Touring a palace online

The Palazzo del Te, built in 1526 in Mantua, Italy, is one of the world’s premiere examples of Mannerist architecture. Constructed on the island of Te, it was designed by Giulio Romano as a pleasure palace and suburban villa for Frederico Gonzaga and his mistress, Isabella. This palace, which was reclaimed in the 18th century so that it is no longer surrounded by water, rises above the ruins of the previous stables that once surrounded it. It is now a popular tourist attraction; many visitors go to see the spectacular architecture and frescoes. However, until recently, most of the pictures that were readily available were only images of just a sampling of the palace and its exterior.

A website built by Michael Gross ’02, Barry Gross ’02 and Andrew Keating ’02 offers a virtual view of much of the palace’s interior and exterior.

The idea for the site was conceived by Michael Gross during his sophomore year at Williams. After talking with Eva Grudin, senior lecturer in art, about the idea of incorporating interactive technology with art history, he thought of the idea of a virtual reality website for a significant art history landmark. Enlisting the support of his brother, Barry, and friend Keating, they tossed around the idea now and then until their senior year, when they finally got the support they needed to embark on this project. They found the faculty support they needed from Eugene Johnson, Class of 1955 professor of art. Their project received a partial grant from the Center for Technology in the Arts and Humanities(CTAH) for the equipment they needed.

After submitting a prototype of the project on the Thompson Memorial Chapel here on campus, they received permission to go ahead with the project on a more famous landmark. Molly Bourne ’87 was teaching art history in Italy and knew the director of the Palazzo del Te, Ugo Bazzotti. “We were lucky to get permission [to film the Palazzo del Te], but it was through this [Williams] connection and a deal we made that we were able to,” Barry Gross said. The “deal” that was made was that the city of Mantua would receive a copy of the website so that they could link to it, in exchange for allowing the students to film in the palace.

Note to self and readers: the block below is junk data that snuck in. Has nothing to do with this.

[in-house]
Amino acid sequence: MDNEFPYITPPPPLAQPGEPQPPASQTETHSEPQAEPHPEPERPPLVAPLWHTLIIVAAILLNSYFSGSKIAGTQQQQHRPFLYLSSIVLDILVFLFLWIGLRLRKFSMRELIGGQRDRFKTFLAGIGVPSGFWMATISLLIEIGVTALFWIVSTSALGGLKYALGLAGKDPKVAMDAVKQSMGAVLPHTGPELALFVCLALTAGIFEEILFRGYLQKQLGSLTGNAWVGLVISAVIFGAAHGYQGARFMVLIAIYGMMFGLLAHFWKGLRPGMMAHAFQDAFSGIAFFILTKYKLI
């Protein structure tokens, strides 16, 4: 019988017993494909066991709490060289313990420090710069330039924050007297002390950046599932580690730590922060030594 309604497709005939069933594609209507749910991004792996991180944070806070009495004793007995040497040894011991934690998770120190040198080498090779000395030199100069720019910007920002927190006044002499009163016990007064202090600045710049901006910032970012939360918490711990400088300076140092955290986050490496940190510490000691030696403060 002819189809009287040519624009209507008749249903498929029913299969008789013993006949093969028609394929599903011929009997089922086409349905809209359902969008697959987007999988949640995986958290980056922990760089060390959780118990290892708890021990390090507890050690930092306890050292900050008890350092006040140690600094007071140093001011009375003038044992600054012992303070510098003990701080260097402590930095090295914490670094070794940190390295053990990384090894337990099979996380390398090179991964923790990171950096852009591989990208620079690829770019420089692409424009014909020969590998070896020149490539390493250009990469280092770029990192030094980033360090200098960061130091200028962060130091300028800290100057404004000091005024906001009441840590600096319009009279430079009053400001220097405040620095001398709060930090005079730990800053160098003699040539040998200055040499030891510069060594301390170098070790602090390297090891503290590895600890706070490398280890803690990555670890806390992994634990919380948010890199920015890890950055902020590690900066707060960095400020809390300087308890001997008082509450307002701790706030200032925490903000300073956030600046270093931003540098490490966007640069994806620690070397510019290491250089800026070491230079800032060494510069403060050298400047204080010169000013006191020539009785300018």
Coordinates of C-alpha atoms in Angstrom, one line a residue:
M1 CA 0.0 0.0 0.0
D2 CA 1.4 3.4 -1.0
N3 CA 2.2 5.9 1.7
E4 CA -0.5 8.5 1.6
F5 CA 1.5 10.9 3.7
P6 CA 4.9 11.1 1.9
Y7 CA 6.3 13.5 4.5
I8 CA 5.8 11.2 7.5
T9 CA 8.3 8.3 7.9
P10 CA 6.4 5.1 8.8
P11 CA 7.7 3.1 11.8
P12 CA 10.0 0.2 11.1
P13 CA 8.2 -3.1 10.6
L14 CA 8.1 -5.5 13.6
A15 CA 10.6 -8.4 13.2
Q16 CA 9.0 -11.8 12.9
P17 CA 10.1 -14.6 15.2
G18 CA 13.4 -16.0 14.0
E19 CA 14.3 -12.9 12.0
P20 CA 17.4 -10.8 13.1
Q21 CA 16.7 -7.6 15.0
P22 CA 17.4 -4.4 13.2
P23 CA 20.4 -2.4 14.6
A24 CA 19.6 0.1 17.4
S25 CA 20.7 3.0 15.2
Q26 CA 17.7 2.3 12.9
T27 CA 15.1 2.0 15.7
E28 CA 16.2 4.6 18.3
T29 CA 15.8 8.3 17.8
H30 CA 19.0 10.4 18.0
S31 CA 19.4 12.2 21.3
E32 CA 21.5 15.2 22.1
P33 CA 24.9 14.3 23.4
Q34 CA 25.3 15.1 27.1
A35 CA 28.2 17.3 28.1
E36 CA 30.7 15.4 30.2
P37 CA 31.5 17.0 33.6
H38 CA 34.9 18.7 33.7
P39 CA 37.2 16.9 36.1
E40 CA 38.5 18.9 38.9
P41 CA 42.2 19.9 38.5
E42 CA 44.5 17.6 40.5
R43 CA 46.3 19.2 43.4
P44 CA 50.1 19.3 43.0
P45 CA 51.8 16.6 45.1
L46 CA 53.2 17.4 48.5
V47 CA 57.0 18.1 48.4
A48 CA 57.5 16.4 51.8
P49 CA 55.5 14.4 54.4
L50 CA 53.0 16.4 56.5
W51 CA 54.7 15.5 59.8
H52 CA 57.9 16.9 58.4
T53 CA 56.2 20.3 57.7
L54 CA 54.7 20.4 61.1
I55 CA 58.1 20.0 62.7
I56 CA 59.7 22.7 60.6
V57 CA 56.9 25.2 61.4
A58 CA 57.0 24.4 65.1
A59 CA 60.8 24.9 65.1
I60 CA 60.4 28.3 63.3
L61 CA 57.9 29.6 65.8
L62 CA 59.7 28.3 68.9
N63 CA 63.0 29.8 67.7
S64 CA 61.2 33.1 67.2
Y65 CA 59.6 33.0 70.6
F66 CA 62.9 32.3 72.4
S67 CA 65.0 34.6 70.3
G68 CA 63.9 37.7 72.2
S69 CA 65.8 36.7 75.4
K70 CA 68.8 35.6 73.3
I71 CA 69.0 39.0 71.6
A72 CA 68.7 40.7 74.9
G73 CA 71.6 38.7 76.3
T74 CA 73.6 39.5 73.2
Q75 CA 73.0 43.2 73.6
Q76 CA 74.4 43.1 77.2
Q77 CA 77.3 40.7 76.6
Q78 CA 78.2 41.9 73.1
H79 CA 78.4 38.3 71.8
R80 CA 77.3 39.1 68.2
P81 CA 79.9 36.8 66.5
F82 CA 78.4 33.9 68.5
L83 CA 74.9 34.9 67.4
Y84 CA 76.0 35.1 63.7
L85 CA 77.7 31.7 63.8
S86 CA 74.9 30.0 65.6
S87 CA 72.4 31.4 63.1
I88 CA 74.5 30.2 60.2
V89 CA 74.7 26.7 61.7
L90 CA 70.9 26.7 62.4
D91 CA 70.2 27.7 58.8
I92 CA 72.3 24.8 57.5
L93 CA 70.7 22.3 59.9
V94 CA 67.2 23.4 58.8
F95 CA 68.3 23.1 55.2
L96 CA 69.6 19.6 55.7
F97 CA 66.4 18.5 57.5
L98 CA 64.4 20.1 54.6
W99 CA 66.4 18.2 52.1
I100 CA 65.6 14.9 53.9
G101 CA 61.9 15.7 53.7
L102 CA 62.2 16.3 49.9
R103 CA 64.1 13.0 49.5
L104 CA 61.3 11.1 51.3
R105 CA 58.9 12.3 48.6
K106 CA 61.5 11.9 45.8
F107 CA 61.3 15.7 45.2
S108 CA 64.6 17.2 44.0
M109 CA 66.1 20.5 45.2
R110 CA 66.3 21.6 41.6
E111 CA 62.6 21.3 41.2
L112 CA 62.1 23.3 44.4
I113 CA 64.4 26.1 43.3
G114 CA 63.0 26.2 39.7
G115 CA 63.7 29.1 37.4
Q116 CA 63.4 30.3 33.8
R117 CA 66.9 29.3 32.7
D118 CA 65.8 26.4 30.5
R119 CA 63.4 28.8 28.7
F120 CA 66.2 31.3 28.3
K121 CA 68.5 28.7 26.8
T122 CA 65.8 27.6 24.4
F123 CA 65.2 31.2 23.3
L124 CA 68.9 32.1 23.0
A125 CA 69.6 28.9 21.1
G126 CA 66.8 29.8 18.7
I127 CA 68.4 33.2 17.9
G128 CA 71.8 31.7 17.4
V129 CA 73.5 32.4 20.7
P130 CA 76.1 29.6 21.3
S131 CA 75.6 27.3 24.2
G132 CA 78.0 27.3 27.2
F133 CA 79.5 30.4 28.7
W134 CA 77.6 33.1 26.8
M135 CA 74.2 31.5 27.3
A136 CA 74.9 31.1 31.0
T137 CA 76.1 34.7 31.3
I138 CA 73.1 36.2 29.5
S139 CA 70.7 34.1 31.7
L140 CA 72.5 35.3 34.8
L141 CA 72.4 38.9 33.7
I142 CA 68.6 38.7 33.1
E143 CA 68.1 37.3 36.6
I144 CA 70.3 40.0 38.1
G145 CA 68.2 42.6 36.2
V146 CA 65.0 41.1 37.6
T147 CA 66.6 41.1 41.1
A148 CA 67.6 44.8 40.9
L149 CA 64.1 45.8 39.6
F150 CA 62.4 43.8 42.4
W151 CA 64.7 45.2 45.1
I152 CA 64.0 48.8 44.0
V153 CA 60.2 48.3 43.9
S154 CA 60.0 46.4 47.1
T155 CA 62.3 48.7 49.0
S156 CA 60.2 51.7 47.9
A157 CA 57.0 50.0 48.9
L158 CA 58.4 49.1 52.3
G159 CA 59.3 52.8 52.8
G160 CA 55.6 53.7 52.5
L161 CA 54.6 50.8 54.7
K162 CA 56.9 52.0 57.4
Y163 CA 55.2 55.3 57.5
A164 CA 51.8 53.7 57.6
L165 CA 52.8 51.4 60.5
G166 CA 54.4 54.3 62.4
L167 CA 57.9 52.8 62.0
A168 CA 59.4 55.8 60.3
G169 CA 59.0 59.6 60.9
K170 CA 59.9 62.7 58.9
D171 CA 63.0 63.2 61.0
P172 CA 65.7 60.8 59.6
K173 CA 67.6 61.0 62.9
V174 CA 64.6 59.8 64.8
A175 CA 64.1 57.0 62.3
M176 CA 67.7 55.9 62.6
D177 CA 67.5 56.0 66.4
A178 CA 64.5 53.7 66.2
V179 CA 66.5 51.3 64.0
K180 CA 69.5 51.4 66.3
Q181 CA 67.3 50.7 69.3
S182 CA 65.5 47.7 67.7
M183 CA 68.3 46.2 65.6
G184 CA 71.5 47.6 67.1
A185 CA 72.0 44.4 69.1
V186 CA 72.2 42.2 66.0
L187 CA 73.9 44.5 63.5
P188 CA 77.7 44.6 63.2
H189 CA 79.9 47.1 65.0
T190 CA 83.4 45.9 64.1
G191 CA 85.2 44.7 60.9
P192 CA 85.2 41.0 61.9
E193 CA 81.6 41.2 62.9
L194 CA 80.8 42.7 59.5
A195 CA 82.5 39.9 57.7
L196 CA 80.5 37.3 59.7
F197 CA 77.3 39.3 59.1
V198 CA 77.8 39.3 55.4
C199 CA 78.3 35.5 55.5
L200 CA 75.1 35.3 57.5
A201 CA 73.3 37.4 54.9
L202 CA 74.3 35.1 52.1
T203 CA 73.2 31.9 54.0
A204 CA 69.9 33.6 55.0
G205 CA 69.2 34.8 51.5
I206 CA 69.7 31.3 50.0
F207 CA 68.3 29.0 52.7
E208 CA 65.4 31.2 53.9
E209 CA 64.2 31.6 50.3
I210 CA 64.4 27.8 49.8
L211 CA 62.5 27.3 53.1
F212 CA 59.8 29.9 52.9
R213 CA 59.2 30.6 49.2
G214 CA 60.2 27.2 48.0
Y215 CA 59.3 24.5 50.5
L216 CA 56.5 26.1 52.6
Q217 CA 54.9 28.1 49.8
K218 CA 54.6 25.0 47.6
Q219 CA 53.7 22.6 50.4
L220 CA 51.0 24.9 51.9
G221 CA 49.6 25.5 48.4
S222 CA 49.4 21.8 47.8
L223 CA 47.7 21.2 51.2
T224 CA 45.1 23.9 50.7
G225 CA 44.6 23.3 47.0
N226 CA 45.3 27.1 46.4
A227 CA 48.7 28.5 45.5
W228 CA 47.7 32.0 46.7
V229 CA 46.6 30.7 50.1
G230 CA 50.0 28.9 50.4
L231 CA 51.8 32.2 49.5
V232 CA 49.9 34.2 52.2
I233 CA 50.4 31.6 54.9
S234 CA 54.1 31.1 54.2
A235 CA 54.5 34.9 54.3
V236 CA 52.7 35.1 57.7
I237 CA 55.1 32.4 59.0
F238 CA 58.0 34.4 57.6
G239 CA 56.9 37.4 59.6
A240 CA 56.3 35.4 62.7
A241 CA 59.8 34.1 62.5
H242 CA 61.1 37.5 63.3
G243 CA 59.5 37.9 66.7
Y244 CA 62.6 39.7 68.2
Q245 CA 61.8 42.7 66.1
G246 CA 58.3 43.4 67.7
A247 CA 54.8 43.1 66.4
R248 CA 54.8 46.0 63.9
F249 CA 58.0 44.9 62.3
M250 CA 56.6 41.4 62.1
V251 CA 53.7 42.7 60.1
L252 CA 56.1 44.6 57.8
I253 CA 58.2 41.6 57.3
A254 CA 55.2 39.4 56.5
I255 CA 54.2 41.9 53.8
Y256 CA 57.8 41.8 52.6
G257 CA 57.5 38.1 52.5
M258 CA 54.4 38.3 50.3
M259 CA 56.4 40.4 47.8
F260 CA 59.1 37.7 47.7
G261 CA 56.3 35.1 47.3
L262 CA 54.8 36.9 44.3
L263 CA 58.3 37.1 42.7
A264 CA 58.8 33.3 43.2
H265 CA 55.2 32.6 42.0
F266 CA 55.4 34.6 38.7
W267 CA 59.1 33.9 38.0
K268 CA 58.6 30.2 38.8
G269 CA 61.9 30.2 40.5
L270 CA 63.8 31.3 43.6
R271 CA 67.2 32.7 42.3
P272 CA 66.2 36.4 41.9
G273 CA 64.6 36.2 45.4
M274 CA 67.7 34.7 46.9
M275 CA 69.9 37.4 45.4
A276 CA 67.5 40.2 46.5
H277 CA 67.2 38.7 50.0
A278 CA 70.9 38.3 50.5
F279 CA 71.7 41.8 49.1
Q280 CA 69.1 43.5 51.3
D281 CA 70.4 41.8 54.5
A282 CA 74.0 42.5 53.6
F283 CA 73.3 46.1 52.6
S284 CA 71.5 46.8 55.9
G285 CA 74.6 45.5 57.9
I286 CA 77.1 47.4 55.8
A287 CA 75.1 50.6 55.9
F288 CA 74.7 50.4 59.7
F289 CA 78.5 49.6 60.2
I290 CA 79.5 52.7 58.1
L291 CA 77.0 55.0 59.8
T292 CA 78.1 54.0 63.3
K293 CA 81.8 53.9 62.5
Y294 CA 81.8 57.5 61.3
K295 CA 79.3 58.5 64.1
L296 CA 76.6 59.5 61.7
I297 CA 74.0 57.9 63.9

All of the filming was done with a digital video camera during spring break of the students’ senior year. They went to Italy and spent 10 days filming all of the locations. According to Barry Gross, “If the camera moved at all, we had to re-shoot the scene.”

They spent time while in Europe looking back over the pictures and doing a trial run of the website to make sure that all of the scenes would work. They also took still photos of some of the artwork with a high-resolution camera and Keating did some hand drawings of specific details.

After returning from Italy, they spent time before the end of the school year going over everything and beginning to assemble what they needed. Keating also drew the axiometric drawings that provide a schematic diagram of the locations of all the scenes. After graduation, the students stayed for almost an entire month completing the web design. “It took a little longer than we expected to finish,” Barry Gross said

Assembling the website turned out to be very complicated, since each new scene can be approached from four directions. Everything had to be put together so that when a visitor clicks on a new scene, he enters from the same direction he was facing before. This means that each new scene is attached in four different ways; since the pictures are available in small and large versions, this translates to eight links for each choice.

In addition to features such as the ability to approach everything from multiple directions and a full view of both the interior and exterior of the palace, in each virtual room there is information about the architecture and art that is found in its real equivalent. In some cases there is also historical information, and in the Camera dei Giganti room, there is even sound associated with the movie.

After working during the summer, the website was finally completed in late June. “As we were burning the final CDs, we found six mistakes and we had to go back and correct them and re-burn all the CDs,” Barry Gross said.

The website can be found as a link on both the College art department’s website and on the home page of the city of Mantua. It can also be accessed directly at www.williams.edu/art/palazzote.